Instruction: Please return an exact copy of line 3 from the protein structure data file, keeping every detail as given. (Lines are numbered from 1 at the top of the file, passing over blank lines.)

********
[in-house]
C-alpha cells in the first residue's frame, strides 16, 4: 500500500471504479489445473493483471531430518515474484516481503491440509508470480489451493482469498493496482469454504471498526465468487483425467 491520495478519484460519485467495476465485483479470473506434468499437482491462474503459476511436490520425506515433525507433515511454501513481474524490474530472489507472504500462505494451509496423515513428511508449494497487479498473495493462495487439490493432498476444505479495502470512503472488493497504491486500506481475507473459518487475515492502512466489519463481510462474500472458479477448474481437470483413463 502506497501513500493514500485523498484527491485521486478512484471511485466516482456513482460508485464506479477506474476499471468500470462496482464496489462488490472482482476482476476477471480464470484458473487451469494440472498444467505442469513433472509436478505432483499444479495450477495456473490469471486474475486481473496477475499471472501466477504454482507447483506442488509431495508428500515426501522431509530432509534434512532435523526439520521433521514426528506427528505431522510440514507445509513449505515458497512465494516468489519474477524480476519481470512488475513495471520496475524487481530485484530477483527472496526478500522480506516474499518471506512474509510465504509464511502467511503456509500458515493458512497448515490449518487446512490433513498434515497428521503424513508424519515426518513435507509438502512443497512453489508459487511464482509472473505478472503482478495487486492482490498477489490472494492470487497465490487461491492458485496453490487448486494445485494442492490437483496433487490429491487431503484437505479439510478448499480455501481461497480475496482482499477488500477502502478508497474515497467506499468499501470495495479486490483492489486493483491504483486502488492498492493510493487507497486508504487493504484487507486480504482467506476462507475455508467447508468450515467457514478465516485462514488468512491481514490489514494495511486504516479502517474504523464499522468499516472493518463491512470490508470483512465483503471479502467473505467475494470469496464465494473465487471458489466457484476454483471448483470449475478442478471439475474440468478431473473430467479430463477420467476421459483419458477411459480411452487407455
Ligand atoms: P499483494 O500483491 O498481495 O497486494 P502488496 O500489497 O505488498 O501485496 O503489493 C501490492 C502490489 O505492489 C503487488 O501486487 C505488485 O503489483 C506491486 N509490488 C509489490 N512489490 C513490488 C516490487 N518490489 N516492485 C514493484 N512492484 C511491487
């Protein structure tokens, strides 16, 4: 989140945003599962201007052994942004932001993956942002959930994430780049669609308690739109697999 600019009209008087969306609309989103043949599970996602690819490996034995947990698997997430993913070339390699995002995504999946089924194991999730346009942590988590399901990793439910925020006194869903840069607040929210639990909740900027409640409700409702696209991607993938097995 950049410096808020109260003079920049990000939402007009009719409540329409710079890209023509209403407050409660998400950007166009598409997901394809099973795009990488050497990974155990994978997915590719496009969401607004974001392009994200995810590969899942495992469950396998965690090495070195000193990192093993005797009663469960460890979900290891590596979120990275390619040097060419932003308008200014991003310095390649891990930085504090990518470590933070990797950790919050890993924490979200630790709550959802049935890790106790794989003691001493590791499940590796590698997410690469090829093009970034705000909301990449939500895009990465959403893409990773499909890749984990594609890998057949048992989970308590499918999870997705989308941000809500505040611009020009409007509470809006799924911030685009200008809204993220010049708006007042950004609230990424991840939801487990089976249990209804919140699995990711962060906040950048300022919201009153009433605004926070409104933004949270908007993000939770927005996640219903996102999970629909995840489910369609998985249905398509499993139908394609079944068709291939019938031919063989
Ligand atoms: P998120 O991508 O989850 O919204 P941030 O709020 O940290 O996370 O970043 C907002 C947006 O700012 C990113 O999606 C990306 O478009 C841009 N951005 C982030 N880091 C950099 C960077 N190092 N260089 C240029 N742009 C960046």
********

Ligand atoms: P499483494 O500483491 O498481495 O497486494 P502488496 O500489497 O505488498 O501485496 O503489493 C501490492 C502490489 O505492489 C503487488 O501486487 C505488485 O503489483 C506491486 N509490488 C509489490 N512489490 C513490488 C516490487 N518490489 N516492485 C514493484 N512492484 C511491487